April 6, 1891: Liquored up and stabbed by a switchman
April 5, 2011 — 10:09pm
A Minneapolis Tribune reporter wrote this brief with authority in the days before “police said” and “allegedly” and “according to witnesses” began to gum up crime coverage.
STABBED BY A SWITCHMAN
Oscar C. Bjork Gets Badly “Done Up” by Charles York.
The saloons were not closed so tightly yesterday that one Oscar C. Bjork could not get liquor enough to make him crazy drunk and be the means of nearly sending him on a quick trip to the great hereafter. About 8 o’clock last evening Oscar was on Washington avenue, near Ninth avenue south, and being in the above mentioned condition he sought to pick a fight with Charles York, a Milwaukee switchman, and a perfect stranger to him. He came up behind York and without warning struck him with his fist. York instantly wheeled, drawing a large clasp knife as he did so, and dealt Bjork a blow on the chest. The blade of the knife was full four inches long and it was driven in with great force.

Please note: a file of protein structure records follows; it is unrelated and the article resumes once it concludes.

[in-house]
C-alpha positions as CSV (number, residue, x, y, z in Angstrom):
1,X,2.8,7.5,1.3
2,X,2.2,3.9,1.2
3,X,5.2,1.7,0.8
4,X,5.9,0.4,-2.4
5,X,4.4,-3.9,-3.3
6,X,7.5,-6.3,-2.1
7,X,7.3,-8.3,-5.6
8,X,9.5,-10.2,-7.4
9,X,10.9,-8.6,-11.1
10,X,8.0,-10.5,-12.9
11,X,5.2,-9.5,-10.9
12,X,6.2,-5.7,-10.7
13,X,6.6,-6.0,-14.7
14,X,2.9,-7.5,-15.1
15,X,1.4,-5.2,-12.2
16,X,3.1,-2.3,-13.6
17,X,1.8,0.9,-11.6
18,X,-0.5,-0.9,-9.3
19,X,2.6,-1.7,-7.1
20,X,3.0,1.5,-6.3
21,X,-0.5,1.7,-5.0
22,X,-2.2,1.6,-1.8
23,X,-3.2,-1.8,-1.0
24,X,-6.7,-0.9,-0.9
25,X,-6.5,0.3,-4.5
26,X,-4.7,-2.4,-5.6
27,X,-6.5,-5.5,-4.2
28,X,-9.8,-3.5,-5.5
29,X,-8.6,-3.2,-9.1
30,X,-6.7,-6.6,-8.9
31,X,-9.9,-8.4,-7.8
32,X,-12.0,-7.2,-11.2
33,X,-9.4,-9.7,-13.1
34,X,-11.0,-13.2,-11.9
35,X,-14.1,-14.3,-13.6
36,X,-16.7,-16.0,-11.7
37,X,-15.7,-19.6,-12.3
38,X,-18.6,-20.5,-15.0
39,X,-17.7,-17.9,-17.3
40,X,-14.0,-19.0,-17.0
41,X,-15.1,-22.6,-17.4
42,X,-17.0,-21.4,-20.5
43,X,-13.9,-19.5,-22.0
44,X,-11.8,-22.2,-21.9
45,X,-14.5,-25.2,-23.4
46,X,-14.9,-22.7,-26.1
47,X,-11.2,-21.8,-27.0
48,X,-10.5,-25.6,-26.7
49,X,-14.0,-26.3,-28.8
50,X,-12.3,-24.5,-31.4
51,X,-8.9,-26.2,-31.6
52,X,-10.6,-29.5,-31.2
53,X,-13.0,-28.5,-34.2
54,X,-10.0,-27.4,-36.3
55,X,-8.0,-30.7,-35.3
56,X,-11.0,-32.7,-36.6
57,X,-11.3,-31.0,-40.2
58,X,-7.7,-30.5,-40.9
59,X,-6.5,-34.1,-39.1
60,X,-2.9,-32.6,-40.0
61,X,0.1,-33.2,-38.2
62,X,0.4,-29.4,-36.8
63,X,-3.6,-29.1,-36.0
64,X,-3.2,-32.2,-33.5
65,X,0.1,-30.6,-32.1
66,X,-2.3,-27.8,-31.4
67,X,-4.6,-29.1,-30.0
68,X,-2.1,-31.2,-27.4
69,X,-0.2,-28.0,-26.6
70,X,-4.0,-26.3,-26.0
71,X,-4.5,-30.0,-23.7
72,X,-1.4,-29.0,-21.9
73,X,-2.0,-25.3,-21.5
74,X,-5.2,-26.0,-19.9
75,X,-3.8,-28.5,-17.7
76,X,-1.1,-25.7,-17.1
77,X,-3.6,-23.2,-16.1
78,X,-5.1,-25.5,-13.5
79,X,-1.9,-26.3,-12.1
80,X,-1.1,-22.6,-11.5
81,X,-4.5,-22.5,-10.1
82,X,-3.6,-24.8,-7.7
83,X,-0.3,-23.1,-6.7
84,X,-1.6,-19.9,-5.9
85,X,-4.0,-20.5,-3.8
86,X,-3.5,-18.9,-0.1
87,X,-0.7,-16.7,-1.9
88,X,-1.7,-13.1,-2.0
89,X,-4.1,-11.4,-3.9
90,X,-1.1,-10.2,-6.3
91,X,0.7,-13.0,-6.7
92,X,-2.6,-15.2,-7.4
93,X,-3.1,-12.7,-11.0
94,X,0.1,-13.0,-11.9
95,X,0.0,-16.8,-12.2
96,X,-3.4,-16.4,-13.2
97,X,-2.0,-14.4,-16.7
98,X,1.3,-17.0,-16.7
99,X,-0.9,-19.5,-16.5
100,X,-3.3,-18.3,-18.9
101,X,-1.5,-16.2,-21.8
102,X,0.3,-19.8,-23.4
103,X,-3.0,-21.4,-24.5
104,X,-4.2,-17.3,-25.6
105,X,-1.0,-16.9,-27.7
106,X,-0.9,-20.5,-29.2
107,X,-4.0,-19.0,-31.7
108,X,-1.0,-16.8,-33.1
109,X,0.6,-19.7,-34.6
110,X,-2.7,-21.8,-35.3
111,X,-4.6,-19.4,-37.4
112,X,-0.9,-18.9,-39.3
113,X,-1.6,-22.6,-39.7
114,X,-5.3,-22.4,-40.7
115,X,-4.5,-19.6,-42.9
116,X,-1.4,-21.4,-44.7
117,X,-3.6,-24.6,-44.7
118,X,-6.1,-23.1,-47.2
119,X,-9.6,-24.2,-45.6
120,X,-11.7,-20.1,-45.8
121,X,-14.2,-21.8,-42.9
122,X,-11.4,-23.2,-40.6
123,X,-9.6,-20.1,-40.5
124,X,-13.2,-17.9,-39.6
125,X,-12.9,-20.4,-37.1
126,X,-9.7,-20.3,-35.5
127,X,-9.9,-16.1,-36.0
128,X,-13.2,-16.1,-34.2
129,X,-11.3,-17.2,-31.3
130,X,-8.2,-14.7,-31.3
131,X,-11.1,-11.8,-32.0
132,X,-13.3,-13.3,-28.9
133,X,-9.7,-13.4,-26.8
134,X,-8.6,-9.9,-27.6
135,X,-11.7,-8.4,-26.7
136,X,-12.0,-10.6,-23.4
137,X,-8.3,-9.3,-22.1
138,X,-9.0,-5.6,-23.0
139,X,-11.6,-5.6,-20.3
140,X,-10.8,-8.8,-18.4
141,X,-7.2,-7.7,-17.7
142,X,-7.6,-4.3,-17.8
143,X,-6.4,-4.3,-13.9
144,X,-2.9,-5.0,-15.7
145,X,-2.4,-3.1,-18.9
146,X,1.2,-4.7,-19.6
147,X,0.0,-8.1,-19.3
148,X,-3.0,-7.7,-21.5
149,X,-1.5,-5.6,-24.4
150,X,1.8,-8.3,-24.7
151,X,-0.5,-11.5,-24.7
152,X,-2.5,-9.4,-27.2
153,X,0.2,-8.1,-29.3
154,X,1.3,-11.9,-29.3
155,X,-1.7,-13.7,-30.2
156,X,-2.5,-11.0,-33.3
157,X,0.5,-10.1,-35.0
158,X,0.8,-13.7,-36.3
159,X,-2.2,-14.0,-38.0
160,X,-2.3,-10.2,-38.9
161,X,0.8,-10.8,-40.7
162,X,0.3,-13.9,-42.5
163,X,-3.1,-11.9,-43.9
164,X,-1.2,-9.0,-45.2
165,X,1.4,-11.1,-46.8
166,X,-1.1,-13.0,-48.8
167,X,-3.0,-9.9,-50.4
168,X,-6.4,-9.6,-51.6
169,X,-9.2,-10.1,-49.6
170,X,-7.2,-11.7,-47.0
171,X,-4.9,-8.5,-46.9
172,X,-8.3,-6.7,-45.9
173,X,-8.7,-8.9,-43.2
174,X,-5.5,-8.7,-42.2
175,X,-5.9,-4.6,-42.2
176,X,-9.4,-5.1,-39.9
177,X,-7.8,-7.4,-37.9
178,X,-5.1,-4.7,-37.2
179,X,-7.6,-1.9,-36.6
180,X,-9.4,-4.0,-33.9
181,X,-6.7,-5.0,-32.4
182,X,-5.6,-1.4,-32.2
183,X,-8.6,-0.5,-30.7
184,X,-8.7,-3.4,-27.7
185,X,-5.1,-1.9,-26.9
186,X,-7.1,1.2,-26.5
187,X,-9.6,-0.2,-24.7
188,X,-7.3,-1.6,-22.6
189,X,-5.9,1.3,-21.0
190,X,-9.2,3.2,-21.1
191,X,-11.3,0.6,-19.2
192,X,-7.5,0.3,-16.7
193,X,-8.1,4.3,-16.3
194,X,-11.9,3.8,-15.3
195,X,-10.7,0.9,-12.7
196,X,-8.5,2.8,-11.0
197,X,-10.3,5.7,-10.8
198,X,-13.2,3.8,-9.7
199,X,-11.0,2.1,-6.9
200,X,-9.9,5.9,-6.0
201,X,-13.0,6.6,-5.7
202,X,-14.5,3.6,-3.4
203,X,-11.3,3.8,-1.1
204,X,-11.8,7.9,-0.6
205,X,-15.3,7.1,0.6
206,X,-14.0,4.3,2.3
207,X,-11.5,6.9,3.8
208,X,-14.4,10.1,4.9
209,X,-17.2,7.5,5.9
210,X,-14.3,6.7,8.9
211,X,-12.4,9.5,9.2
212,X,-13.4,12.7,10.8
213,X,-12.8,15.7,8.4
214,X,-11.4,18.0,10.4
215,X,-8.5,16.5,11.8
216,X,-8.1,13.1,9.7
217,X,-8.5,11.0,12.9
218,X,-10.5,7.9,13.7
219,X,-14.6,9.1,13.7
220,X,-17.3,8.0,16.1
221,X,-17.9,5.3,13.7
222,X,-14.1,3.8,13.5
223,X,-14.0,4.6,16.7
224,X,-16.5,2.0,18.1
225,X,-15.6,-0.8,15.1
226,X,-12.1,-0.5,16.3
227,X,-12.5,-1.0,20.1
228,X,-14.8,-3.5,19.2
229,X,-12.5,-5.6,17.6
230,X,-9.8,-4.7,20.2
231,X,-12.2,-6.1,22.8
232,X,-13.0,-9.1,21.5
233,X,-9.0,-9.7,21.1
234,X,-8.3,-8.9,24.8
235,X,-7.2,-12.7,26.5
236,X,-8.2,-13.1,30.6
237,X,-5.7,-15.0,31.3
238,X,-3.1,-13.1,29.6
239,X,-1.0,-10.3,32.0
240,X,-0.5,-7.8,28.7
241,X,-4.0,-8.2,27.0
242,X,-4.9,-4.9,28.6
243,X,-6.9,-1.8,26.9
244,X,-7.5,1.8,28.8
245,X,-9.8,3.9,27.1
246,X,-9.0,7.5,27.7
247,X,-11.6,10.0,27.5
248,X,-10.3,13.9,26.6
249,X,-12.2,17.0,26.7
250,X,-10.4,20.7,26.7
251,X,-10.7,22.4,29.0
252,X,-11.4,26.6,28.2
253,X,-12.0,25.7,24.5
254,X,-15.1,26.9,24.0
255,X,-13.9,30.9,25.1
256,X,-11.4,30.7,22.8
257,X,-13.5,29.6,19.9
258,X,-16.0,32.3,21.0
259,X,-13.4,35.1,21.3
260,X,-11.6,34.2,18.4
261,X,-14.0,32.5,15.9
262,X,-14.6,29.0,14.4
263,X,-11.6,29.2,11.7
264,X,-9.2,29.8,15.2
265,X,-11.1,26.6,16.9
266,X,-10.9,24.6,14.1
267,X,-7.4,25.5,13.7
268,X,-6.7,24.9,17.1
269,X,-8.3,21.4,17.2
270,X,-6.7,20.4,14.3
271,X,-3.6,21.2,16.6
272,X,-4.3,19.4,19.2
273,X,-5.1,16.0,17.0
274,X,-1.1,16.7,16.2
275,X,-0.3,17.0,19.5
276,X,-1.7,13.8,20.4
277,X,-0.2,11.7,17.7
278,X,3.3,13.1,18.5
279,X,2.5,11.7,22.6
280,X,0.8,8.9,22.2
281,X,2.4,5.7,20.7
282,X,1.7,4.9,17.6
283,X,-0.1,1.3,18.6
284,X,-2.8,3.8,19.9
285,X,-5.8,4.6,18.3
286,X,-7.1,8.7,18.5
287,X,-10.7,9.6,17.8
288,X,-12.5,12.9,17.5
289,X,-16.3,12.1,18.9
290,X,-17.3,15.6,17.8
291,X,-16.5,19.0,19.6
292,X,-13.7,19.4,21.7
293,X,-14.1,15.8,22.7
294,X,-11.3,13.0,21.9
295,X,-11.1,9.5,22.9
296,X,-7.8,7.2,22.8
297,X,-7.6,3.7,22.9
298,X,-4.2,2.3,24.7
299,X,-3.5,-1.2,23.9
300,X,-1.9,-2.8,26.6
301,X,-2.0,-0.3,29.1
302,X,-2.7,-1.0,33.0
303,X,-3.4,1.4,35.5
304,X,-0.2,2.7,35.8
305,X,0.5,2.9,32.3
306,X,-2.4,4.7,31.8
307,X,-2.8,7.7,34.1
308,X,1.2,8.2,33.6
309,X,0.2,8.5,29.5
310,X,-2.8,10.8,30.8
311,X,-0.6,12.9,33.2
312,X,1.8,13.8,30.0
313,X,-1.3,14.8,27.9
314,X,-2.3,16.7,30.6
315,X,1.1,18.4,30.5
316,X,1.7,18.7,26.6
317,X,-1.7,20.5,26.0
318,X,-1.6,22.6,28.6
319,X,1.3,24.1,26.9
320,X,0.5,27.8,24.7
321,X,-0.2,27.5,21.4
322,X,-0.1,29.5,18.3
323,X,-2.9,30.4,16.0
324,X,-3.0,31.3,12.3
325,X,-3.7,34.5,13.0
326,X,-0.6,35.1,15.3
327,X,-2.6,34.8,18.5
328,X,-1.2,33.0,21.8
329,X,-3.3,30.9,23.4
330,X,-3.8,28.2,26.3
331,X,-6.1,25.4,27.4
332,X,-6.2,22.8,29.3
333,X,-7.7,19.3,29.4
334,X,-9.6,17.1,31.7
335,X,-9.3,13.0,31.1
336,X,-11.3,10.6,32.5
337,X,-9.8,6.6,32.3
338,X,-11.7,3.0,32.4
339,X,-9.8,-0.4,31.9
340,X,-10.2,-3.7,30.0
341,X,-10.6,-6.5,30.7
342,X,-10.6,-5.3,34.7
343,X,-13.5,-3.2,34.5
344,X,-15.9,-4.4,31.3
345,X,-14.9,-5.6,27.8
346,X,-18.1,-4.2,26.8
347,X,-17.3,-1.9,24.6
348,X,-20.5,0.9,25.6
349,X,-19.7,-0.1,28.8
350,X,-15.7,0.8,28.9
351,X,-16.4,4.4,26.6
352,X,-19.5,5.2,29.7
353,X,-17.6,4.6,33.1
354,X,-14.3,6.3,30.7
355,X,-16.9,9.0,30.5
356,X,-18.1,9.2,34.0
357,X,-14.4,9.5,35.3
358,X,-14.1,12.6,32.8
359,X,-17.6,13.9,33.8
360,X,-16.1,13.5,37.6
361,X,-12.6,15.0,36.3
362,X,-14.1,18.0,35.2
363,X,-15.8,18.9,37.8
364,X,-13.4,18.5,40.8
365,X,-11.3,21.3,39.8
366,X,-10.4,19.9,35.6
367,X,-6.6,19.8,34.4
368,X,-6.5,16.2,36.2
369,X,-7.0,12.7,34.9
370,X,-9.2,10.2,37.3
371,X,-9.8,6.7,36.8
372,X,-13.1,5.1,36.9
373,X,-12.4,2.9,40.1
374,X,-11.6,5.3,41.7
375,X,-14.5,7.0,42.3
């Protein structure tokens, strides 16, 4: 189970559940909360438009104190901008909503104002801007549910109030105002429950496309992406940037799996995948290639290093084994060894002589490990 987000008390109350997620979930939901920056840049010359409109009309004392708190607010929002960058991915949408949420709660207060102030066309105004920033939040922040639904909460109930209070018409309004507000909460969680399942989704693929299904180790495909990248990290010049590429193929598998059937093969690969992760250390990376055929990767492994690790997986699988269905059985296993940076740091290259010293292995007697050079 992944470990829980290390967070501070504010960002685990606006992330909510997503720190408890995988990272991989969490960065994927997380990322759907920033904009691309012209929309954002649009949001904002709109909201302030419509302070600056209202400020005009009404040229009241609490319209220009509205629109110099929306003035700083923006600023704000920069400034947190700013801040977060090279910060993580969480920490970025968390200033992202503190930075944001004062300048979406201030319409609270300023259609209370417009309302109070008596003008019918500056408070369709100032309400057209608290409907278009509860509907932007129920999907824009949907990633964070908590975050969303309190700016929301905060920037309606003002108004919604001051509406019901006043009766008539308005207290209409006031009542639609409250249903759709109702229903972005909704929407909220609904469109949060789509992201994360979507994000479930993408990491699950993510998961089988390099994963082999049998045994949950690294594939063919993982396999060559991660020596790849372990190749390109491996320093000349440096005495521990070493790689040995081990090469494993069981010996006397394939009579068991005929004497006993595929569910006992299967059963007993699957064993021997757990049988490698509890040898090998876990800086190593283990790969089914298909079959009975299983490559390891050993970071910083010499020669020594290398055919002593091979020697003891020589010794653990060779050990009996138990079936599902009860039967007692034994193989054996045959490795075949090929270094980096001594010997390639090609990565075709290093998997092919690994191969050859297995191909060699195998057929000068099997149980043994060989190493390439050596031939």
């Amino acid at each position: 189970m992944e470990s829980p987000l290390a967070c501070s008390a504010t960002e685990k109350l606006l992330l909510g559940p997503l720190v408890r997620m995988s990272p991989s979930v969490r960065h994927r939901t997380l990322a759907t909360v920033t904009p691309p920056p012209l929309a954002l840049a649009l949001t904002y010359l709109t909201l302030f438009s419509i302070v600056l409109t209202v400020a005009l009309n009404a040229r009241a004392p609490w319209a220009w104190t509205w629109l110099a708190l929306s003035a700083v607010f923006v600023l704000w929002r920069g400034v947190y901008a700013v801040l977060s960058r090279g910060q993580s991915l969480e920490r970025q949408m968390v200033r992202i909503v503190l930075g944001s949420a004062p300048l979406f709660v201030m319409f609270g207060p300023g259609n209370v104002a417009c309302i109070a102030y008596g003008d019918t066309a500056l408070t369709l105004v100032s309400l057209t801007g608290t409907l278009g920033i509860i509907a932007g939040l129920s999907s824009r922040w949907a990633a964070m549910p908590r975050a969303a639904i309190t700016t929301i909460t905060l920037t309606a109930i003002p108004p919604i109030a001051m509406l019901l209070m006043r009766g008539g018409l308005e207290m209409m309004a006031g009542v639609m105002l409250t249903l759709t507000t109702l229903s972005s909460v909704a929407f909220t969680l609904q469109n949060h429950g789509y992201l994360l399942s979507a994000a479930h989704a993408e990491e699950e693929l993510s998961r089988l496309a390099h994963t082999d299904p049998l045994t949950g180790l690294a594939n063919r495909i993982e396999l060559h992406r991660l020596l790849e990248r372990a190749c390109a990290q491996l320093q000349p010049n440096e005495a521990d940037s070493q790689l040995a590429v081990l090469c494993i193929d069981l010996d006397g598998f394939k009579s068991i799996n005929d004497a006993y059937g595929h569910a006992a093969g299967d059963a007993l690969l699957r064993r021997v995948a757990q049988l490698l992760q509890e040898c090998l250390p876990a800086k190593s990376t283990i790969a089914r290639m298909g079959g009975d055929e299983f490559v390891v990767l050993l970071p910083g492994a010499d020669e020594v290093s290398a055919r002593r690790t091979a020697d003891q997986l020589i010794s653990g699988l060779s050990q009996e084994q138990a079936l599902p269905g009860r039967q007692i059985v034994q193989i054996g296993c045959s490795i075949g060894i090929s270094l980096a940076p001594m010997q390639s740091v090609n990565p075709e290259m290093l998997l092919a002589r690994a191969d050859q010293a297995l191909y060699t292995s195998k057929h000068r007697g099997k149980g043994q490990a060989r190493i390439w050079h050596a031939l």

Bjork, realizing that he was badly cut, staggered back, calling for help, while his assailant ran across the street and, dropping into a walk, tried to lose himself in the crowd. He was pointed out by a boy who had seen the stabbing, and Capt. Ness, of the Third precinct station, arrested him. The wounded man was taken to the south station, where Police Surgeon Gibson examined and dressed the wound. It is not thought that it will prove fatal, though the though the knife blade entered between the fourth and fifth ribs and penetrated the right lung.
After having the cut dressed Bjork, who had bled profusely and was very weak from loss of blood, was taken to his home, 528 Sixteenth avenue south.
A Minneapolis cop on the beat at First Street North and Hennepin Avenue in 1890. (Photo courtesy mnhs.org)
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